Everything around us is made of ‘stuff’, from planets, to books, to our own bodies. Whatever it is, we call it matter or material substance. It is solid; it has mass. But what is matter, exactly? We are taught in school that matter is not continuous, but discrete. As a few of the philosophers of ancient Greece once speculated, nearly two and a half thousand years ago, matter comes in ‘lumps’, and science has relentlessly peeled away successive layers of matter to reveal its ultimate constituents.

Surely, we can’t keep doing this indefinitely. We imagine that we should eventually run up against some kind of ultimately fundamental, indivisible type of stuff, the building blocks from which everything in the Universe is made. The English physicist Paul Dirac called this ‘the dream of philosophers’. But science has discovered that the foundations of our Universe are not as solid or as certain and dependable as we might have once imagined. They are instead built from ghosts and phantoms, of a peculiar quantum kind. And, at some point on this exciting journey of scientific discovery, we lost our grip on the reassuringly familiar concept of mass.

How did this happen? How did the answers to our questions become so complicated and so difficult to comprehend? In Mass Jim Baggott explains how we come to find ourselves here, confronted by a very different understanding of the nature of matter, the origin of mass, and its implications for our understanding of the material world. Ranging from the Greek philosophers Leucippus and Democritus, and their theories of atoms and void, to the development of quantum field theory and the discovery of a Higgs boson-like particle, he explores our changing understanding of the nature of matter, and the fundamental related concept of mass.

I’ve had the pleasure of reviewing some wonderful non-fiction books lately so it was pure happiness to add one of the science genre to that list especially one that flowed so eloquently as this. An added layer of surprise and joy was the field of philosophy woven through his scientific focus showing how the beauty in both act as complements rather than enemies.

During my educational years I loved science but too often the textbooks took the wonderment and breathtaking beauty out of the world so trying to follow along in class or do work at home was a level of tedium that should be easily found along Dante’s circles of Hell.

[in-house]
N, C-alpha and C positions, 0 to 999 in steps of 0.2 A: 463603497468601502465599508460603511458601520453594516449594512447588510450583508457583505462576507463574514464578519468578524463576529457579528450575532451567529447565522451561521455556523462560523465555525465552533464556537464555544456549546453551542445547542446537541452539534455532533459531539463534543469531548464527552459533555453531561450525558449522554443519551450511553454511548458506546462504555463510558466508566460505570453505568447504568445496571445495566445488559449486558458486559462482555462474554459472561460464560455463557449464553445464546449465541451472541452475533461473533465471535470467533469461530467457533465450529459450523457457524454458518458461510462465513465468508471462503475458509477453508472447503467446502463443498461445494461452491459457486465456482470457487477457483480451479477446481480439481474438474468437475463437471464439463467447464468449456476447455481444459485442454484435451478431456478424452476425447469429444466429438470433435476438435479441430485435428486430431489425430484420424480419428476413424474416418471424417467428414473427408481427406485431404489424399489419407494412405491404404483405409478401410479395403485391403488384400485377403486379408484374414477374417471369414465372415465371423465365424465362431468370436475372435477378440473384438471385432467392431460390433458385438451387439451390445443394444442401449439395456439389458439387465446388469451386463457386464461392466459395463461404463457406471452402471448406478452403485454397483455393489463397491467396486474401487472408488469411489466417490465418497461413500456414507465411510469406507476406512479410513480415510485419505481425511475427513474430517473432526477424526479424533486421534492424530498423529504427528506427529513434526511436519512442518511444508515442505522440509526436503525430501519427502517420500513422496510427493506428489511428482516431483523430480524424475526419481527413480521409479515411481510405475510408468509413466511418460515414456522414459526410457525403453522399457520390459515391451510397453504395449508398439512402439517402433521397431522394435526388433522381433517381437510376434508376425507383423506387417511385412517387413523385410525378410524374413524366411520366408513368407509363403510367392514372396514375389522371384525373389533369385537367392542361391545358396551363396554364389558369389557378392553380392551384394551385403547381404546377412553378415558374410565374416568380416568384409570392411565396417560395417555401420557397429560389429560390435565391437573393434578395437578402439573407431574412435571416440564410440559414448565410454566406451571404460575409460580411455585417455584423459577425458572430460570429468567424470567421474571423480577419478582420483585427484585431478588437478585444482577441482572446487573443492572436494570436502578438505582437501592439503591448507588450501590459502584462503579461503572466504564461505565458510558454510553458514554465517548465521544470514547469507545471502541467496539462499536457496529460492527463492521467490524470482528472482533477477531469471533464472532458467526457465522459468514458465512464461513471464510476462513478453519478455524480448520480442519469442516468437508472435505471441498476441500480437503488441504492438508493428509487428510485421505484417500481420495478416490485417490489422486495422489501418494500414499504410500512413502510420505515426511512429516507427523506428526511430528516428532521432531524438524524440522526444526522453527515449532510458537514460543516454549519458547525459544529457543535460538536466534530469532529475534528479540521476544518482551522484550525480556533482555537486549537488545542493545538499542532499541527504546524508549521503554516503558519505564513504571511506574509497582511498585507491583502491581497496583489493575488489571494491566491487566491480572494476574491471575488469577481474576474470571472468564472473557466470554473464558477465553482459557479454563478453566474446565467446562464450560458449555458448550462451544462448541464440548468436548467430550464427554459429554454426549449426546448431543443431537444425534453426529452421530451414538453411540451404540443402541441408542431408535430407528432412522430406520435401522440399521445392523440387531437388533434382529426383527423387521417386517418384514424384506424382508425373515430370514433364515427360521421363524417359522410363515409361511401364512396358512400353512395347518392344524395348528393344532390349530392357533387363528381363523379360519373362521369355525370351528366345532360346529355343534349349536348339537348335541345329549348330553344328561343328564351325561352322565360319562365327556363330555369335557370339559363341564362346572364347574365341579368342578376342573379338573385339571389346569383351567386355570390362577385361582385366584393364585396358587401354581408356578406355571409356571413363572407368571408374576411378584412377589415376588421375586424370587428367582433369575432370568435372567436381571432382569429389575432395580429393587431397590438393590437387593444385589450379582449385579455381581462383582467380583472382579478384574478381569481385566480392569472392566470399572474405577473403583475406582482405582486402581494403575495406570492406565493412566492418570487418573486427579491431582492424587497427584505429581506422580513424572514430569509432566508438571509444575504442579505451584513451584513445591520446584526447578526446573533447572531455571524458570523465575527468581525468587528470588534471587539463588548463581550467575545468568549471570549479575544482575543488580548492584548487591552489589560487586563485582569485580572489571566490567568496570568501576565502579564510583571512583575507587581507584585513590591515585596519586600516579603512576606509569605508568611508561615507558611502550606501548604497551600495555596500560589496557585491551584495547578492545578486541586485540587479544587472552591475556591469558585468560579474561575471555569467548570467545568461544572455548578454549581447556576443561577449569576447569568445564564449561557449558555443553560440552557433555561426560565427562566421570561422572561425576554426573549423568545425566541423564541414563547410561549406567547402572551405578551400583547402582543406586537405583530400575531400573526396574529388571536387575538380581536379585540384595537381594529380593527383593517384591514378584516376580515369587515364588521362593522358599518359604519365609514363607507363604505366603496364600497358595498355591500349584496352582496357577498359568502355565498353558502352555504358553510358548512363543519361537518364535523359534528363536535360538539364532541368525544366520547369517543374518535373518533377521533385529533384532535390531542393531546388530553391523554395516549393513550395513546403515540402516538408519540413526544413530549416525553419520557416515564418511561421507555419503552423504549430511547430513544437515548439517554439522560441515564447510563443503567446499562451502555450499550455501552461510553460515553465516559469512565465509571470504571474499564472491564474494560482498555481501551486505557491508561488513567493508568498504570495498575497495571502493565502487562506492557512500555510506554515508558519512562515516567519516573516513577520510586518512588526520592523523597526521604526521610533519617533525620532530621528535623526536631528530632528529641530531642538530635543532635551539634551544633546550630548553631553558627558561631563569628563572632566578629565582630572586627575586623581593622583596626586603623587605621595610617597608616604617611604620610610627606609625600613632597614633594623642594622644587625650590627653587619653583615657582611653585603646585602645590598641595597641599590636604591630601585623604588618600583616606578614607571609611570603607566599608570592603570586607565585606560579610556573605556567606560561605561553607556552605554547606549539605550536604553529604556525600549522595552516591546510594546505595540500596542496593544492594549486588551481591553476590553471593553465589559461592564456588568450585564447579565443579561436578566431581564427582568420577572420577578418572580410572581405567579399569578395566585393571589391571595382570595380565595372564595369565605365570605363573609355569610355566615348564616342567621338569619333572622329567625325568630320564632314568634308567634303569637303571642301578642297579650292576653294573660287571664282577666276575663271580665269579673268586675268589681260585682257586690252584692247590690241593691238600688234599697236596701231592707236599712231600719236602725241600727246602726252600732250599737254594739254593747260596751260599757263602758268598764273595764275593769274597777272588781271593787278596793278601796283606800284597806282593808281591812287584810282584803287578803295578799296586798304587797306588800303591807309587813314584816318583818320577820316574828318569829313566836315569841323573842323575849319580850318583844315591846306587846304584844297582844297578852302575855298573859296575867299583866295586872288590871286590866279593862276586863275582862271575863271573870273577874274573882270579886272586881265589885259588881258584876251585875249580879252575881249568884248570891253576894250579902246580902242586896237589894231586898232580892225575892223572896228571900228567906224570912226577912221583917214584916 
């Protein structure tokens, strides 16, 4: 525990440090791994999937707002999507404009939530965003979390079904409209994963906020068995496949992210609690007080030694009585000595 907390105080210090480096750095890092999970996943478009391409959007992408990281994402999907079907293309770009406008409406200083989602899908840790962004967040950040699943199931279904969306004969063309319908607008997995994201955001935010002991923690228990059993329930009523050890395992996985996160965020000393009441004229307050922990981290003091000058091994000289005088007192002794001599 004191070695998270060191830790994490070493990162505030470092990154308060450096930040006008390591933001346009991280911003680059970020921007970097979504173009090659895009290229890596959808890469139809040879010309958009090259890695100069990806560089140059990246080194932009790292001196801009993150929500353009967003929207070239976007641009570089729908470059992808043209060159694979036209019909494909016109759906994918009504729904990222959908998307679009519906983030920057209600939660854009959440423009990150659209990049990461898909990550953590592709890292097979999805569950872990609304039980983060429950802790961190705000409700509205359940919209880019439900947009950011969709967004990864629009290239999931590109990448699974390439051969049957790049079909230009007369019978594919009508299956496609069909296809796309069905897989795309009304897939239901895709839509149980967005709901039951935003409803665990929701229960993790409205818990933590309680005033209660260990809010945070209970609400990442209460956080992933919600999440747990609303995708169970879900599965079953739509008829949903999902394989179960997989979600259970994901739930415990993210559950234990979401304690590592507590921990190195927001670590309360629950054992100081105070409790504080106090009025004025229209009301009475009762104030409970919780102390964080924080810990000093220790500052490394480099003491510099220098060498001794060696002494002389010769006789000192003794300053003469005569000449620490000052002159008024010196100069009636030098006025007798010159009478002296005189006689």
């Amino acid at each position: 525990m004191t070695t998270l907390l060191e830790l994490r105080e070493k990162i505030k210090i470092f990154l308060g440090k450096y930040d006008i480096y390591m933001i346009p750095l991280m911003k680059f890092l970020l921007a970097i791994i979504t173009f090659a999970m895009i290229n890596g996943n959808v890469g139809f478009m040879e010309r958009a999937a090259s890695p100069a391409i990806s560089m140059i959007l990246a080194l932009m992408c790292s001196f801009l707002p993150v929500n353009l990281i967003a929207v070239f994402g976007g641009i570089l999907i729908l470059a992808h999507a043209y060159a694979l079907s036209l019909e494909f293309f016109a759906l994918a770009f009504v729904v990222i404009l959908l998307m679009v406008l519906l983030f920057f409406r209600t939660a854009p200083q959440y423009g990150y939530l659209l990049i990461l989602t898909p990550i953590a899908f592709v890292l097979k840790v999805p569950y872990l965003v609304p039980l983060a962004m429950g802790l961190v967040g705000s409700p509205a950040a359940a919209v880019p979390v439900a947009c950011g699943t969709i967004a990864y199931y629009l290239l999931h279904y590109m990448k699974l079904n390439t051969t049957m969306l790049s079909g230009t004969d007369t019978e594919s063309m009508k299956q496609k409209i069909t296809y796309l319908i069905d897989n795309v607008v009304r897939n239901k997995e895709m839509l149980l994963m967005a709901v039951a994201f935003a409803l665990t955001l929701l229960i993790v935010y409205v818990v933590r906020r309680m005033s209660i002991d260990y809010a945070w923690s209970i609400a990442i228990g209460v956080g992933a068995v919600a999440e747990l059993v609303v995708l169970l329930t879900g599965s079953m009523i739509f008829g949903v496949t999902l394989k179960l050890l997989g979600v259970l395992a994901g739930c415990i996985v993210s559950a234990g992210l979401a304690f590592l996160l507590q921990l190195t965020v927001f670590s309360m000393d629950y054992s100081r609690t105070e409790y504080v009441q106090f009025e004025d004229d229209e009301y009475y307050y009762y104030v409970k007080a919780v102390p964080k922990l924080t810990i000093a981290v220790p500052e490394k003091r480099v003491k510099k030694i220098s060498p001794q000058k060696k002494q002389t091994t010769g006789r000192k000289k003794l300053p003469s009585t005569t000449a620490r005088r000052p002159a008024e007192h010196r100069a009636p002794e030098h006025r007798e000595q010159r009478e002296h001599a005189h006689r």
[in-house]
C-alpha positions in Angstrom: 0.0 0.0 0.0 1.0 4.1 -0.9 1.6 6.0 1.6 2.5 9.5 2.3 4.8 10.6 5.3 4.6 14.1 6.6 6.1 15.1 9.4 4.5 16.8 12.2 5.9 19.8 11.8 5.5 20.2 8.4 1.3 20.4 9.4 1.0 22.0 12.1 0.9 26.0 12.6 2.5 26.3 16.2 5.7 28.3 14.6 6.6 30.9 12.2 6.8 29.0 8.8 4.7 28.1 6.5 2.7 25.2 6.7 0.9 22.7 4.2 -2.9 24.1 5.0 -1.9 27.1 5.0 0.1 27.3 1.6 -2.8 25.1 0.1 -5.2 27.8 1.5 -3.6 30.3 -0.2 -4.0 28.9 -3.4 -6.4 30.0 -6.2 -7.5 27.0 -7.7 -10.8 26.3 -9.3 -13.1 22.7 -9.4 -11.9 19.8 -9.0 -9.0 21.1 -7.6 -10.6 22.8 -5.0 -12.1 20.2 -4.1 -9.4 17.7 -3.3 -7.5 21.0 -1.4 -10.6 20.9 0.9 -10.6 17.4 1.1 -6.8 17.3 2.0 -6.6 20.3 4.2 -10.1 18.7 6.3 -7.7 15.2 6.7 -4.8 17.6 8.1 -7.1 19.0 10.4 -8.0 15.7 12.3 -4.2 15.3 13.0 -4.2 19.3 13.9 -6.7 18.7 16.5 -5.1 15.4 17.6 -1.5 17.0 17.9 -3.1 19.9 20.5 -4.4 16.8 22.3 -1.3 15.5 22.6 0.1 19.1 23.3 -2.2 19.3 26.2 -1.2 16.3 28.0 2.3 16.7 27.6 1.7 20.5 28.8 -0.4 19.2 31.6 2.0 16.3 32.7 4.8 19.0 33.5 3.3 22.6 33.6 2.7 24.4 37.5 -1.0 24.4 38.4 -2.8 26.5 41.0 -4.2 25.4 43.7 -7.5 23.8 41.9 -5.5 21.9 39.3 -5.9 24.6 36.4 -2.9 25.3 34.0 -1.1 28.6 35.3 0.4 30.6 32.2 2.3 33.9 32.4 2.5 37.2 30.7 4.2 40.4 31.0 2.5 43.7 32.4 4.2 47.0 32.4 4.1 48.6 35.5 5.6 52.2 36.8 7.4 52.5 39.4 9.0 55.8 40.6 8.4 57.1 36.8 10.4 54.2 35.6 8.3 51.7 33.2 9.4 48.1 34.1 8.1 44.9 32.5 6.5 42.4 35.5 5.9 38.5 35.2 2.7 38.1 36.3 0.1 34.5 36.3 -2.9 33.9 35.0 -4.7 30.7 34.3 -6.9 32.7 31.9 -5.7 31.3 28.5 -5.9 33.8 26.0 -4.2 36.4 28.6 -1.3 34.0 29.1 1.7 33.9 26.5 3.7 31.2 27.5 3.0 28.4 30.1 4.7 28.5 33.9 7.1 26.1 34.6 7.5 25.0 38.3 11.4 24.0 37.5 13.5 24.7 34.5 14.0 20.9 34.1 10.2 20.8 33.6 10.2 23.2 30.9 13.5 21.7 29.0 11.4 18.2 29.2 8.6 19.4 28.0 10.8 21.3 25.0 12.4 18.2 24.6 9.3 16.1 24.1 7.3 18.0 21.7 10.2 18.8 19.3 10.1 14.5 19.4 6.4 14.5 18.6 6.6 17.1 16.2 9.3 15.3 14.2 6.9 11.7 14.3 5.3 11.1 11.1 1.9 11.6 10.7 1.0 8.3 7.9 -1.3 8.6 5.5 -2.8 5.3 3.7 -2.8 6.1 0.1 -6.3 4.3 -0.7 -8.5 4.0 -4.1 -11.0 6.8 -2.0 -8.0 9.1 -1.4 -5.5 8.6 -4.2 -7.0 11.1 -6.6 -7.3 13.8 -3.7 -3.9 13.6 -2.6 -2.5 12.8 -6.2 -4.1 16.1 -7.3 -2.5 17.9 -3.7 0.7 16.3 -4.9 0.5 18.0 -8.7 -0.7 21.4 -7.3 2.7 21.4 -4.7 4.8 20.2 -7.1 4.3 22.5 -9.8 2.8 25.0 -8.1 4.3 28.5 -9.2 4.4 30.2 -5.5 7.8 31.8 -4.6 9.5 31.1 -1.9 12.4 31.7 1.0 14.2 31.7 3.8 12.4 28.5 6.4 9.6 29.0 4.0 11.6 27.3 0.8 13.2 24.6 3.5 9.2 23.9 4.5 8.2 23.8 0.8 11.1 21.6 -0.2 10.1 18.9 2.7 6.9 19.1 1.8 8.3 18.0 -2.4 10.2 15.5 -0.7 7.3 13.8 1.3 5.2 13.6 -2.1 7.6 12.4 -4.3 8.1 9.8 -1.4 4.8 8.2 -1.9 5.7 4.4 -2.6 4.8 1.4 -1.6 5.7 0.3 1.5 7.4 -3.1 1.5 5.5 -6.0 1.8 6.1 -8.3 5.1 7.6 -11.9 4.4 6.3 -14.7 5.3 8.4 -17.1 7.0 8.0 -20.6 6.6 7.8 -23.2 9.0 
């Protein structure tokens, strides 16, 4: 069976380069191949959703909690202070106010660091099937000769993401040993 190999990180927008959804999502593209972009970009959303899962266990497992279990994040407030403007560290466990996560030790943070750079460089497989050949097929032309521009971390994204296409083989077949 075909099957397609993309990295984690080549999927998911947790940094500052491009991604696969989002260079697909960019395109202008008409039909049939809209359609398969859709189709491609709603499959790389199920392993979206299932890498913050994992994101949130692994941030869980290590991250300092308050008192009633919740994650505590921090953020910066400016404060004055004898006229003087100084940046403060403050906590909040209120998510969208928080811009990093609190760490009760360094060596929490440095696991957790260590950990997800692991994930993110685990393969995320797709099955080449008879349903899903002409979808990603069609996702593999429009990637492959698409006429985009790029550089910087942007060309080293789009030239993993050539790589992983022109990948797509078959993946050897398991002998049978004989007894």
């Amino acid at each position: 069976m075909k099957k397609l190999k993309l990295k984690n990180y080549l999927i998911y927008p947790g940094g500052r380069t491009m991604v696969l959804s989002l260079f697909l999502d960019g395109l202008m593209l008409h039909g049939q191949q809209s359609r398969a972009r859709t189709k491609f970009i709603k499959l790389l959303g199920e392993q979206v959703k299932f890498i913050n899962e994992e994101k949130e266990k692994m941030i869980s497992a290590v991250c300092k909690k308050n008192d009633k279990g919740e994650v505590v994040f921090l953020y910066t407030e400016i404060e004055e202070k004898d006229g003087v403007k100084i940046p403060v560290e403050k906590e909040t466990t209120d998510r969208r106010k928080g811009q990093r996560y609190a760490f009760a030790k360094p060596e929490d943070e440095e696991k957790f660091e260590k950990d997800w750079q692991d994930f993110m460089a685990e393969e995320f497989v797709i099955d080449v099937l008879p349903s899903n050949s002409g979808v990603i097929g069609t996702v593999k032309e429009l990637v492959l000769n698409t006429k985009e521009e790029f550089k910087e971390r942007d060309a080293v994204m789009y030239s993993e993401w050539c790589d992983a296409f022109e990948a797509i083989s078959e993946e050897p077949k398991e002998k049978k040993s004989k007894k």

Baggott is now one of my heroes for creating something that sucks you in to the point that you will find yourself curling up late into the night to soak in the beautifully written journey through history as his words and phrases lend themselves well to the novice just as easily to one well versed in this field.

We start with a history lesson in a science book so we can understand matter, learn some mythos of the minds who have studied it, how their work was viewed at the time, and even get a bit of a philosophical view thanks to Kant. Despite the fact there was a time philosophers and scientists seemed to be on opposite sides of the same field, Baggot shows how philosophy and science actually complement one another using both principles to explain a wide reaching subject.

Next up is relativity and how it affects mass, we get some quantum theory for those who are not faint of heart, and Baggot’s view that mass is (and I’m probably badly paraphrasing here) an interaction of energy’s effects mixed with quantum fields. Baggot’s love for quantum really seems to shine through this book as that is the area which feels like it gets the most attention and detail whereas relativity comes off like it’s the subject he feels forced to get through like a kid choking down the vegetables so he can have the chocolate cake.

We get equations that are explained so you know what ‘F’ and ‘m’ means in F=ma for those that didn’t know or couldn’t remember. Figures to provide a visual explanation which are great for people like me who need to ‘see’ to get it. We get wrap ups of “Five things we learned” at the end of chapters to help summarize and re-instill the previous lessons. It’s important to start at the beginning and read through because he builds upon what he’s trying to impart so you may become lost if you didn’t know what he taught or believed in previous chapters.

My one criticism of the book is that it feels like he begins to run out of steam a bit towards the conclusion as the explanations start to become a little thin and we aren’t given the same level of details to understand how he made the connection from Point A to Point B. I felt like I could hear my math teacher reminding me to ‘show my work’; rather you have to take a leap of faith that his conclusions are solid.

By the end you should have gained a greater appreciation for the evolution of scientific thought on what constitutes the foundation of our universe.

Thank you to Netgalley and Oxford University Press for allowing me to review this book.

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*synopsis and pic from


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